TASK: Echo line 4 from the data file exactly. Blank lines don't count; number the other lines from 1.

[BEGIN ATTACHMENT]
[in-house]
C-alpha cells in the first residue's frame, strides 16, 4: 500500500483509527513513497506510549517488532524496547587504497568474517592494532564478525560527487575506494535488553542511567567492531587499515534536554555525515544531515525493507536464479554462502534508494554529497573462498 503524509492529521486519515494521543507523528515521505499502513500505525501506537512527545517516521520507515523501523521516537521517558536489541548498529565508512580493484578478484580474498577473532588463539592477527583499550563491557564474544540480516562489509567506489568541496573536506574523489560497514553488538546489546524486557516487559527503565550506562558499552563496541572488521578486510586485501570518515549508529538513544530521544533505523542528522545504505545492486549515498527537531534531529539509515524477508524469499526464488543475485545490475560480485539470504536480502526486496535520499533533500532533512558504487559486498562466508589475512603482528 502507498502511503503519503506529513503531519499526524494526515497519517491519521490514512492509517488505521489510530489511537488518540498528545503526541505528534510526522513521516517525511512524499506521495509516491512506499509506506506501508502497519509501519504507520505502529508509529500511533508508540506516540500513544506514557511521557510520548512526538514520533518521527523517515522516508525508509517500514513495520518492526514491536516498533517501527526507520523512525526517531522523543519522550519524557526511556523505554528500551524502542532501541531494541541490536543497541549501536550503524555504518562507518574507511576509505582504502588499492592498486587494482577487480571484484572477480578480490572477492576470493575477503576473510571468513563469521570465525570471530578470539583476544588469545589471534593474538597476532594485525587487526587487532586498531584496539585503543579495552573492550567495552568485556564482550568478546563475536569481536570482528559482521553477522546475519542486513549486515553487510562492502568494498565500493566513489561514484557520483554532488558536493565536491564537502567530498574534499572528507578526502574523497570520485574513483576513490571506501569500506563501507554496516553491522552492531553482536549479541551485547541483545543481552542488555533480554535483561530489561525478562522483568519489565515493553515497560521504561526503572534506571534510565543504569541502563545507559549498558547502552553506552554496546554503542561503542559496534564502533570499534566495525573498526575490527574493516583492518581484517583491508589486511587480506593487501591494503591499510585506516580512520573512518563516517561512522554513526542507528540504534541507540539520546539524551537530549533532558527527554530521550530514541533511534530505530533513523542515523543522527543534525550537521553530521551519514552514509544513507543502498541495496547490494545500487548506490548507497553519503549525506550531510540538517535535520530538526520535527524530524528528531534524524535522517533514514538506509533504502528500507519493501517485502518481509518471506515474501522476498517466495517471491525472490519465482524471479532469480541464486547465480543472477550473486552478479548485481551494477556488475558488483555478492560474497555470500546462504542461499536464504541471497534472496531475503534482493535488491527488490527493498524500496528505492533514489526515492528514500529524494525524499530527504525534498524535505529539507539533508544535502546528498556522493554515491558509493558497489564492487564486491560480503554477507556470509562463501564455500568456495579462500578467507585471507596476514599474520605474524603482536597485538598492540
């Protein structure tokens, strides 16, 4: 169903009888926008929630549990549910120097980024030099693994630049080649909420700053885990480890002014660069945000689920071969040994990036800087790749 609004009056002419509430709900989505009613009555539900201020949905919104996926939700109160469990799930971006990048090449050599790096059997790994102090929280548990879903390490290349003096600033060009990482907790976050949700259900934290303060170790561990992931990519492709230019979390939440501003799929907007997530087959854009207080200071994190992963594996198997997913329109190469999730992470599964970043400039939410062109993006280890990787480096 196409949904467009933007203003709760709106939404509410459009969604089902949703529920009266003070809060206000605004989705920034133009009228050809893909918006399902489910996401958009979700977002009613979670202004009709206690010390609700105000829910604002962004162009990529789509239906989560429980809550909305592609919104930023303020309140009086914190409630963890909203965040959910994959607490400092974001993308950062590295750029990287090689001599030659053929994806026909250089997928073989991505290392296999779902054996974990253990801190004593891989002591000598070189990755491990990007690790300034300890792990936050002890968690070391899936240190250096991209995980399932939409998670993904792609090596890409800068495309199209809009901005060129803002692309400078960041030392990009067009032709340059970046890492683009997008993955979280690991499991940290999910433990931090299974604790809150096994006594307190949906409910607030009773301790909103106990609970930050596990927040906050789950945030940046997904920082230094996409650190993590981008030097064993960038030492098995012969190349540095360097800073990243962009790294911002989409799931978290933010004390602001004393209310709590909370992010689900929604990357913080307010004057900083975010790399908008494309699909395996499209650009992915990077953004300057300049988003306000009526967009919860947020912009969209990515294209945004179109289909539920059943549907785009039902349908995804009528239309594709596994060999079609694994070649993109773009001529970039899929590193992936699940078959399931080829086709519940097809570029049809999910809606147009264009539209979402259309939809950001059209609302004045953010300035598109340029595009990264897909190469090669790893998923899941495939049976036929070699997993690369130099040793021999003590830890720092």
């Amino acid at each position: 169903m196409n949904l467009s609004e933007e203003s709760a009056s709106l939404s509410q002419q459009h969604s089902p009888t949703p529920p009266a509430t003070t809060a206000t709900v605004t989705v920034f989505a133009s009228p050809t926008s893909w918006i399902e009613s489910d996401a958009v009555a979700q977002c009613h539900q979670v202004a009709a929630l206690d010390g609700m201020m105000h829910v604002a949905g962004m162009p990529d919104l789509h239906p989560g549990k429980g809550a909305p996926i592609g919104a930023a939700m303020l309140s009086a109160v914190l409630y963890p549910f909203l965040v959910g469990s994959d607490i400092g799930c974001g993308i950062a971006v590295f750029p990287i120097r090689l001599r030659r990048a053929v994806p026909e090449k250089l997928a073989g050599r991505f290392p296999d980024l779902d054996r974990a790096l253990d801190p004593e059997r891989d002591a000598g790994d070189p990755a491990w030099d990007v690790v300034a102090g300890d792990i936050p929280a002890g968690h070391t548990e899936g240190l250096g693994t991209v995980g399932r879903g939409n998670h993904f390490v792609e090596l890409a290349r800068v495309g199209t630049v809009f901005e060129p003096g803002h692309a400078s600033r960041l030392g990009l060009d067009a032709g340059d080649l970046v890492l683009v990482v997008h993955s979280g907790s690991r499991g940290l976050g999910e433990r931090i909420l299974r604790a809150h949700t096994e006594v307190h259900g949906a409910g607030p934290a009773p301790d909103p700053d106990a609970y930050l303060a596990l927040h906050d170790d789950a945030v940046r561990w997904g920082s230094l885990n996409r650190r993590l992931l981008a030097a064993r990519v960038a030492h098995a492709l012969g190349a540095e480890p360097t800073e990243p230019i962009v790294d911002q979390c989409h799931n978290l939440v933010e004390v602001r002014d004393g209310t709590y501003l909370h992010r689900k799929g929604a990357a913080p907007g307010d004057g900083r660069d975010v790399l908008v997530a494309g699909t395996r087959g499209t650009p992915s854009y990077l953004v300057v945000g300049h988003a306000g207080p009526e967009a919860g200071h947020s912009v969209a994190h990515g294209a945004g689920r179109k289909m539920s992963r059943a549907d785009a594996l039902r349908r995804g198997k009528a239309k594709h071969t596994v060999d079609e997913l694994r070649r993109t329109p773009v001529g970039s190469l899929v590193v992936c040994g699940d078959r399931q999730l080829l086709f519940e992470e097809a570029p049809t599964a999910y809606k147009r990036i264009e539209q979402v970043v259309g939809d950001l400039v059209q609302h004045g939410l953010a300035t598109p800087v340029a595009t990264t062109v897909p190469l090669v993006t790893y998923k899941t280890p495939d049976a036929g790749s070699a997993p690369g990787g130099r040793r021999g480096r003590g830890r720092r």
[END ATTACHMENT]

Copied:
């Amino acid at each position: 169903m196409n949904l467009s609004e933007e203003s709760a009056s709106l939404s509410q002419q459009h969604s089902p009888t949703p529920p009266a509430t003070t809060a206000t709900v605004t989705v920034f989505a133009s009228p050809t926008s893909w918006i399902e009613s489910d996401a958009v009555a979700q977002c009613h539900q979670v202004a009709a929630l206690d010390g609700m201020m105000h829910v604002a949905g962004m162009p990529d919104l789509h239906p989560g549990k429980g809550a909305p996926i592609g919104a930023a939700m303020l309140s009086a109160v914190l409630y963890p549910f909203l965040v959910g469990s994959d607490i400092g799930c974001g993308i950062a971006v590295f750029p990287i120097r090689l001599r030659r990048a053929v994806p026909e090449k250089l997928a073989g050599r991505f290392p296999d980024l779902d054996r974990a790096l253990d801190p004593e059997r891989d002591a000598g790994d070189p990755a491990w030099d990007v690790v300034a102090g300890d792990i936050p929280a002890g968690h070391t548990e899936g240190l250096g693994t991209v995980g399932r879903g939409n998670h993904f390490v792609e090596l890409a290349r800068v495309g199209t630049v809009f901005e060129p003096g803002h692309a400078s600033r960041l030392g990009l060009d067009a032709g340059d080649l970046v890492l683009v990482v997008h993955s979280g907790s690991r499991g940290l976050g999910e433990r931090i909420l299974r604790a809150h949700t096994e006594v307190h259900g949906a409910g607030p934290a009773p301790d909103p700053d106990a609970y930050l303060a596990l927040h906050d170790d789950a945030v940046r561990w997904g920082s230094l885990n996409r650190r993590l992931l981008a030097a064993r990519v960038a030492h098995a492709l012969g190349a540095e480890p360097t800073e990243p230019i962009v790294d911002q979390c989409h799931n978290l939440v933010e004390v602001r002014d004393g209310t709590y501003l909370h992010r689900k799929g929604a990357a913080p907007g307010d004057g900083r660069d975010v790399l908008v997530a494309g699909t395996r087959g499209t650009p992915s854009y990077l953004v300057v945000g300049h988003a306000g207080p009526e967009a919860g200071h947020s912009v969209a994190h990515g294209a945004g689920r179109k289909m539920s992963r059943a549907d785009a594996l039902r349908r995804g198997k009528a239309k594709h071969t596994v060999d079609e997913l694994r070649r993109t329109p773009v001529g970039s190469l899929v590193v992936c040994g699940d078959r399931q999730l080829l086709f519940e992470e097809a570029p049809t599964a999910y809606k147009r990036i264009e539209q979402v970043v259309g939809d950001l400039v059209q609302h004045g939410l953010a300035t598109p800087v340029a595009t990264t062109v897909p190469l090669v993006t790893y998923k899941t280890p495939d049976a036929g790749s070699a997993p690369g990787g130099r040793r021999g480096r003590g830890r720092r």